The operation of the mechanism can be briefly described as follows: assuming the seat 10 is in its locked forward facing position (FIG. 3) the handle 48 is turned counterclockwise to rotate the shaft 46 and the rotary first cam member 52 so as to remove cam pressure from the brackets 36, 38 and privot the centering guide or detent member 58 out of the slot 60 in the inner tube 14. The handle 48 can be released as soon as the seat 10 is rotated a small distance away from the slot 60 (FIGS. 1 and 2) and the seat can then be rotated to any position. The seat can be re-aligned in its forward position (FIG. 3) without touching the handle 48 by simply rotating the seat until the spring biased centering guide member 58 falls into the slot 60. Although the seat is generally sufficiently well locked against wobbling as well as rotation in this position due to the force applied by the spring 62 to rotate shaft 46 and member 58 to their FIG. 3 position, it is possible to rotate the handle 48 clockwise an additional amount to cause the earns 52, 54 to rotate further relative to each other to more firmly compress the outer tube 16 against the inner tube 14. This additional compression or binding action positively insures that the tubes will not rattle or wobble against each other or against the centering guide member 58 during use. Although the clamping range of the cam assembly 44 can accommodate rather large manufacturing tolerances in the tubes l4, 16 as well as the effects of wear on the tubes during use, the clamping range is preferably extended by the use of an adjustable abutment member such as threaded nut 64 on the end of the shaft 46. Since the abutment member 64 can be adjusted to provide any desired amount of preload force against the cam assembly 44 and brackets 36, 38 it will be obvious that the cam surfaces 66, 68 of the first and second cam members 52, 54 do not need to provide an extremely great adjustment range and therefore can be designed with various profiles. For example, the locking force provided by the cams can be made to increase steadily as the handle 48 is rotated or can be made to vary in a non-uniform manner. To illustrate, the cam angles at one or both ends of the range of movement of the handle could be less than at the center of the range to make it easier to start manual movement of the handle 48. Stop means 70, 72 are provided on the cam assembly and stop means 74 (FIG. 8) are provided on the centering guide member 58 to limit rotational movement on the handle 48 in an unlocking and locking direction, respectively.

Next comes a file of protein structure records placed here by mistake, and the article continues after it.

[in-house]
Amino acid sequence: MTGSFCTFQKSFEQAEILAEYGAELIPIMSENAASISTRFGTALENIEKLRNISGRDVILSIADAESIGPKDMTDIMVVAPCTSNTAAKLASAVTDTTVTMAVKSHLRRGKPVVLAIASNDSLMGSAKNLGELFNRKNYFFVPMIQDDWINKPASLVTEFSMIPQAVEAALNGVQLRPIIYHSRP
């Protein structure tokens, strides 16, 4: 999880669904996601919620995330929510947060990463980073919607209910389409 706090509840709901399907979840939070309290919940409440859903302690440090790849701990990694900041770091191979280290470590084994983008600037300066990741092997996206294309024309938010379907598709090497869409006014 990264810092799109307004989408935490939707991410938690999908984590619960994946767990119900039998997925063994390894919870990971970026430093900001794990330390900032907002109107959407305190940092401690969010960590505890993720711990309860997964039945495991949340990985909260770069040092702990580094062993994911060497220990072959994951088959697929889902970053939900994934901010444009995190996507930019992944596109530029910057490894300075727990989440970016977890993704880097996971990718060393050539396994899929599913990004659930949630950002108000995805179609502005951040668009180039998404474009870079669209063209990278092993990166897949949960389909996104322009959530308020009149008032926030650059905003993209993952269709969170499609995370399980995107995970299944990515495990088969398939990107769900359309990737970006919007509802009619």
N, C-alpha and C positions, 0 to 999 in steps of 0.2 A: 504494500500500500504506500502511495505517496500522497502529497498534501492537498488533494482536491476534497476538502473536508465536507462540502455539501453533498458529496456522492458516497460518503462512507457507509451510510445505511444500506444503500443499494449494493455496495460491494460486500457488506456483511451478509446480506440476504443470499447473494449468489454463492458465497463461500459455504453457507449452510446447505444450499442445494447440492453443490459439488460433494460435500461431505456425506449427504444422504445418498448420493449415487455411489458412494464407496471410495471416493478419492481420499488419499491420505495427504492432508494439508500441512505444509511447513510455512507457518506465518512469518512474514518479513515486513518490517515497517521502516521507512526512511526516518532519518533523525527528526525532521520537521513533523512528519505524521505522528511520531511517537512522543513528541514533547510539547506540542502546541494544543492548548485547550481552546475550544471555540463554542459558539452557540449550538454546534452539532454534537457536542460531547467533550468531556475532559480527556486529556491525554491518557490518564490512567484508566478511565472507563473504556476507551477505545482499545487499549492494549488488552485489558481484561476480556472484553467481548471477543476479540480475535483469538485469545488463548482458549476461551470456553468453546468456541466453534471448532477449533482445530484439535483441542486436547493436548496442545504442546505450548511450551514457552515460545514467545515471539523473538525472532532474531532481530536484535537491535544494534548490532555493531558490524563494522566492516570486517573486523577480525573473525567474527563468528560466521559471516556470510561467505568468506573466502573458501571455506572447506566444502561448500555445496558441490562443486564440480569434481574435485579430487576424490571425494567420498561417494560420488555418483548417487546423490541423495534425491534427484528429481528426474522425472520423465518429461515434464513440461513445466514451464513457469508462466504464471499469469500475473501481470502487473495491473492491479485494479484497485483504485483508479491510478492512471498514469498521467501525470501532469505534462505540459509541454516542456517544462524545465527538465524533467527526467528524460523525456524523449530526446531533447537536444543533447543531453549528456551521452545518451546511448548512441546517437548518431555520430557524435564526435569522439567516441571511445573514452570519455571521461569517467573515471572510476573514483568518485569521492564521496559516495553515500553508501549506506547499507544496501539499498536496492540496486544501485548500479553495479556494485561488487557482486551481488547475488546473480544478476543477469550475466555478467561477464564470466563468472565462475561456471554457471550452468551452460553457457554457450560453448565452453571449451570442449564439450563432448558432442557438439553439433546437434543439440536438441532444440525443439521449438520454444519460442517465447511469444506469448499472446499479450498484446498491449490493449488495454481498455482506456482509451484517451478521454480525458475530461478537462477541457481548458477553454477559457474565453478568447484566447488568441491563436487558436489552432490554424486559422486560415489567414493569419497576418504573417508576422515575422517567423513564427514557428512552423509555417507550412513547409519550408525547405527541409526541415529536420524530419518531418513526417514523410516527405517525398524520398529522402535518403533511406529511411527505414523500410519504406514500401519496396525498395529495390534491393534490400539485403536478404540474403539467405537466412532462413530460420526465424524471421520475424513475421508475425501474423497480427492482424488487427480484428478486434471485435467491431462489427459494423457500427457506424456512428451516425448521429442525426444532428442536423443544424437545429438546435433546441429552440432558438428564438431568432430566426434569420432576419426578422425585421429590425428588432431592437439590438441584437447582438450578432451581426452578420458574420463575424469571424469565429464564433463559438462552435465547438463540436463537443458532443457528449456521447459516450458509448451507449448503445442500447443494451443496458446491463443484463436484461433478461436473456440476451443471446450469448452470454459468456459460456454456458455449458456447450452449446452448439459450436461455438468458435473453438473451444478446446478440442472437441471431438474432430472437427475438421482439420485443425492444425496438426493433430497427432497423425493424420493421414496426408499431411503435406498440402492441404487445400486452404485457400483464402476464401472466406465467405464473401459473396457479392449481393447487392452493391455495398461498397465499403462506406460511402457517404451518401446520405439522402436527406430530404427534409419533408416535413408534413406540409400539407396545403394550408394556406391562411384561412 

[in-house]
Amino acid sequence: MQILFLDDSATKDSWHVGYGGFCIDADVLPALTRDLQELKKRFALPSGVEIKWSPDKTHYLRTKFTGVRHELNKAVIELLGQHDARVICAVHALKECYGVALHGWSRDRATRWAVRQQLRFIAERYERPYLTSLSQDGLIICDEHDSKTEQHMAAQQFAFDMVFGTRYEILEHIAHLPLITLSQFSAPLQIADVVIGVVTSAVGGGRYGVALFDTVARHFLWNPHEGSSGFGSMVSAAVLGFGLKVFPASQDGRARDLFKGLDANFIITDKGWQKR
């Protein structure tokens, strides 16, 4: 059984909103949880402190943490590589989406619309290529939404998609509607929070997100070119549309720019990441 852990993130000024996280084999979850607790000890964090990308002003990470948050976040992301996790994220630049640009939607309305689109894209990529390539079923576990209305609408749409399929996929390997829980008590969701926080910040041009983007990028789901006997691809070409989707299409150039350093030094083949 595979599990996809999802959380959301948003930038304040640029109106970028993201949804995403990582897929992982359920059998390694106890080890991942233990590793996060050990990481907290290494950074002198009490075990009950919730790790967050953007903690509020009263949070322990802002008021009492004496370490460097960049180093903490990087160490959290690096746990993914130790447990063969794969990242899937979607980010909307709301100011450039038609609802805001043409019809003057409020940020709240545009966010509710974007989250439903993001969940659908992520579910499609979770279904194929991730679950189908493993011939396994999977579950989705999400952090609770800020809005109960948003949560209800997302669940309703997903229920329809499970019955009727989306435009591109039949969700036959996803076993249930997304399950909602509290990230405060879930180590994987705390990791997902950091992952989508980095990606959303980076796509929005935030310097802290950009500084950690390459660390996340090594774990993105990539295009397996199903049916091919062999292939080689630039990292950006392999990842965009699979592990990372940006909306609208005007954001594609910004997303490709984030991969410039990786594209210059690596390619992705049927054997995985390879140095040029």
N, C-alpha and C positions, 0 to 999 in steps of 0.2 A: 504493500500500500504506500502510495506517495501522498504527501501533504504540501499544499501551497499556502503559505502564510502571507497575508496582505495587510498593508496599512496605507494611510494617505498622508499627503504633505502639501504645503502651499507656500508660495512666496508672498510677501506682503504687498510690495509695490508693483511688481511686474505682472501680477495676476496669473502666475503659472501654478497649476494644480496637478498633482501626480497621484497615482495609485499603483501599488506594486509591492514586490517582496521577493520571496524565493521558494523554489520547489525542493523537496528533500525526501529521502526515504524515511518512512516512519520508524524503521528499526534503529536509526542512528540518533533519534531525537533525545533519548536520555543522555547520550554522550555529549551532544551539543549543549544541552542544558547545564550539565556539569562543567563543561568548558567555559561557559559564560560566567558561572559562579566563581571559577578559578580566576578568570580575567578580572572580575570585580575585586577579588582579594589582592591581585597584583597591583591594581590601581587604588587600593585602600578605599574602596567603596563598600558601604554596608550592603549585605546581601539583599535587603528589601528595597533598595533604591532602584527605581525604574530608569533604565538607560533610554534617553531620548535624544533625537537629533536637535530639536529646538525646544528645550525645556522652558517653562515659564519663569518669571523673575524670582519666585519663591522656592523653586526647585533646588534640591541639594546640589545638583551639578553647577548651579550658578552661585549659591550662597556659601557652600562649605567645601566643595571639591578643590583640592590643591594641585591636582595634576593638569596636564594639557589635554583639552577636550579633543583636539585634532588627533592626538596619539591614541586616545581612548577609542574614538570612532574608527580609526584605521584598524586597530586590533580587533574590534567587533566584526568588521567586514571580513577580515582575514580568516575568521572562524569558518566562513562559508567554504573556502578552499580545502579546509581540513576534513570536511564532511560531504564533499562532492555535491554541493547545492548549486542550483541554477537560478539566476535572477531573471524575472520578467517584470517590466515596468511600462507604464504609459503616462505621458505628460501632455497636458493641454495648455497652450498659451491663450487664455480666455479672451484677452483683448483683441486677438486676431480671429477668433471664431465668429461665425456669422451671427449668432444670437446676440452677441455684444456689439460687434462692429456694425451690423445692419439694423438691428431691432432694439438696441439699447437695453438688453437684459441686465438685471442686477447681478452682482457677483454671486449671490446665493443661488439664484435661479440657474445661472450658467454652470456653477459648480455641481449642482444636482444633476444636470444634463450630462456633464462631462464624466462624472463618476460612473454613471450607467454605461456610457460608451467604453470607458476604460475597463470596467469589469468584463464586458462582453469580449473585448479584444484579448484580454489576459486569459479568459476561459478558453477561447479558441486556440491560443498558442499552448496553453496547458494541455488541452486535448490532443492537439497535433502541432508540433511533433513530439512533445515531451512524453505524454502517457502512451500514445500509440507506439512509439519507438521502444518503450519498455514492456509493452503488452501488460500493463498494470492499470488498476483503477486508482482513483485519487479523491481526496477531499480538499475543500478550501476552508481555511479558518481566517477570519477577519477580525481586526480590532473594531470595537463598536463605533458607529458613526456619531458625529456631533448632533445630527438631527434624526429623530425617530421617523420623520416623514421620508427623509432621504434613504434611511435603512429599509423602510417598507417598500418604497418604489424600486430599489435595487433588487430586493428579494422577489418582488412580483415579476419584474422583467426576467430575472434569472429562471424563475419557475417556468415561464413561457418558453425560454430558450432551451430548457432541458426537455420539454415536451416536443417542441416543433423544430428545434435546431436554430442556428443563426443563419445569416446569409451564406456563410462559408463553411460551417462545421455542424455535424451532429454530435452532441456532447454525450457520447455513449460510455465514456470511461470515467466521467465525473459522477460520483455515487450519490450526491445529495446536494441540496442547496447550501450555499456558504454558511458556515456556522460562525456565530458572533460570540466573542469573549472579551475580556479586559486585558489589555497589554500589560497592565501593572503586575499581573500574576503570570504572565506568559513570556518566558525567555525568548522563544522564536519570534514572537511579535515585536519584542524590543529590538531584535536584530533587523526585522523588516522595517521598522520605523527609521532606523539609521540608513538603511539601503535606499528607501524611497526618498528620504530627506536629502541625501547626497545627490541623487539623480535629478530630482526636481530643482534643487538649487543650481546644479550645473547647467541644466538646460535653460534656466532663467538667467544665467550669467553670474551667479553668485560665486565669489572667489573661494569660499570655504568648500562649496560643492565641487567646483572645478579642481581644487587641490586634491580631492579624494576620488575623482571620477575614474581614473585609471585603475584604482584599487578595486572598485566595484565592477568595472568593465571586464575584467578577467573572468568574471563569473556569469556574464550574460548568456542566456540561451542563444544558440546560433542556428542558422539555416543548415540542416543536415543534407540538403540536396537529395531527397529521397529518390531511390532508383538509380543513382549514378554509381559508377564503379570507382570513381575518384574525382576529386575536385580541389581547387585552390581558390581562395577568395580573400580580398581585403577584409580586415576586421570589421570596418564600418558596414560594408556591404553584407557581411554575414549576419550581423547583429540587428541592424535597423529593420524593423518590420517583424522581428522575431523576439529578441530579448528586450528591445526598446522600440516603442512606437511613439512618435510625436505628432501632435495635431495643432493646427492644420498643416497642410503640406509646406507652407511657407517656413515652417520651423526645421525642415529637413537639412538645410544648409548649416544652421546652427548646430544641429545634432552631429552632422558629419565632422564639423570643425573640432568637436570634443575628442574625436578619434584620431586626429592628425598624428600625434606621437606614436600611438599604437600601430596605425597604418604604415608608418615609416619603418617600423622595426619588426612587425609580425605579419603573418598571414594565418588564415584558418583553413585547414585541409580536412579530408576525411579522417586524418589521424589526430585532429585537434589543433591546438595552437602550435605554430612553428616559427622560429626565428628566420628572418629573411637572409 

By comparing FIGS. 2 and 4 to FIGS. 3 and 5 the locking action that takes place as handle 48 is rotated is readily evident. For example, as the brackets 36, 38 are forced toward each other as the handle 48 and cam 52 are rotated, the tube segments 32, 34 are forced into frictional engagement with the inner tube 14 in regions A and B (FIG. 5). Simultaneously, the tubes l4, 16 are also forced into contact in region C. The tubes l4, 16 are preferably sized so as to be spaced quite closely to each other. However, the spacing between the tubes shown in FIGS. 4 and 5 is greatly exaggerated for clarity in illustrating the fact that only the split portion of 'tube 16 comprising portions 32, 34 can change its radius of curvature during locking. The remainder of the tube 16 has a non-changeable diameter due to the fact that it is welded at axially spaced points 18, to the seat frame 24. The brackets 36, 38 are normally biased to the position shown in FIGS. 2 and 4 by the resiliency of the outer tube 16. As the handle 48 is rotated to the locking position shown in FIGS. 3 and 5, the brackets are forced toward each other. Bracket 36 is positioned on the shaft 46 to the right of a washer 78 and stop pin 80 passing through the shaft and bracket 38 is positioned on the shaft to the left of ad justment nut 64 and the cam assembly 44. An initial preload pressure is applied to the brackets by tightening nut 64 until the tubes l4, 16 are just short of en gagement with the handle 48 in its unlocked FIG. 1 position. Thus preloaded, the tubes will be locked as rotation of the handle 48 to its FIG. 3 position causes cam members 52 and 54 to rotate relative to each other and increase in overall length.